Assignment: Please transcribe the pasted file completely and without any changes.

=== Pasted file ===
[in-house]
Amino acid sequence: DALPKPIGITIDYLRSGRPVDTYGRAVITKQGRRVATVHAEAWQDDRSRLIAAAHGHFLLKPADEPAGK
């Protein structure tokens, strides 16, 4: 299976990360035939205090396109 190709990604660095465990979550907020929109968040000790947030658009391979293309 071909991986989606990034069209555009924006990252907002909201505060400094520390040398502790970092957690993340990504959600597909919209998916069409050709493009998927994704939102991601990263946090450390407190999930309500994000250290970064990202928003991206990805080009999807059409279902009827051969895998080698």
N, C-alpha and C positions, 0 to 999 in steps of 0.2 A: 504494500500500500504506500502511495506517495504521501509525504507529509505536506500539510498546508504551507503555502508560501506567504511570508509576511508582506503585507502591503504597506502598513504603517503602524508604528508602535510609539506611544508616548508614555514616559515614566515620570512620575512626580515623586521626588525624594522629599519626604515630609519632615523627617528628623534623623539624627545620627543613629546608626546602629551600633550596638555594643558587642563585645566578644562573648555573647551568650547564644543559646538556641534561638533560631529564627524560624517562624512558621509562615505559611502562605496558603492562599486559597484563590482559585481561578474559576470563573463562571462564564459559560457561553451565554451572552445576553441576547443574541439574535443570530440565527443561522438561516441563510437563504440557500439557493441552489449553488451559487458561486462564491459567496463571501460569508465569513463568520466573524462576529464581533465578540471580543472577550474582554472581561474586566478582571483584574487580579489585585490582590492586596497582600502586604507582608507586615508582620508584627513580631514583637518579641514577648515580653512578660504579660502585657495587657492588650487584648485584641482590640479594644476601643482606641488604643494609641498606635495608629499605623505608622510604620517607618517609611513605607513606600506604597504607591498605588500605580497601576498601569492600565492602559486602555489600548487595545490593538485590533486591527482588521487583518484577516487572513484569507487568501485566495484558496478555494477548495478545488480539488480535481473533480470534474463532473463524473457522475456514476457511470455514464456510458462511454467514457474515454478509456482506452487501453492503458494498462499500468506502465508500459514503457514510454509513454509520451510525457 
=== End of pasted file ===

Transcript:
[in-house]
Amino acid sequence: DALPKPIGITIDYLRSGRPVDTYGRAVITKQGRRVATVHAEAWQDDRSRLIAAAHGHFLLKPADEPAGK
């Protein structure tokens, strides 16, 4: 299976990360035939205090396109 190709990604660095465990979550907020929109968040000790947030658009391979293309 071909991986989606990034069209555009924006990252907002909201505060400094520390040398502790970092957690993340990504959600597909919209998916069409050709493009998927994704939102991601990263946090450390407190999930309500994000250290970064990202928003991206990805080009999807059409279902009827051969895998080698």
N, C-alpha and C positions, 0 to 999 in steps of 0.2 A: 504494500500500500504506500502511495506517495504521501509525504507529509505536506500539510498546508504551507503555502508560501506567504511570508509576511508582506503585507502591503504597506502598513504603517503602524508604528508602535510609539506611544508616548508614555514616559515614566515620570512620575512626580515623586521626588525624594522629599519626604515630609519632615523627617528628623534623623539624627545620627543613629546608626546602629551600633550596638555594643558587642563585645566578644562573648555573647551568650547564644543559646538556641534561638533560631529564627524560624517562624512558621509562615505559611502562605496558603492562599486559597484563590482559585481561578474559576470563573463562571462564564459559560457561553451565554451572552445576553441576547443574541439574535443570530440565527443561522438561516441563510437563504440557500439557493441552489449553488451559487458561486462564491459567496463571501460569508465569513463568520466573524462576529464581533465578540471580543472577550474582554472581561474586566478582571483584574487580579489585585490582590492586596497582600502586604507582608507586615508582620508584627513580631514583637518579641514577648515580653512578660504579660502585657495587657492588650487584648485584641482590640479594644476601643482606641488604643494609641498606635495608629499605623505608622510604620517607618517609611513605607513606600506604597504607591498605588500605580497601576498601569492600565492602559486602555489600548487595545490593538485590533486591527482588521487583518484577516487572513484569507487568501485566495484558496478555494477548495478545488480539488480535481473533480470534474463532473463524473457522475456514476457511470455514464456510458462511454467514457474515454478509456482506452487501453492503458494498462499500468506502465508500459514503457514510454509513454509520451510525457 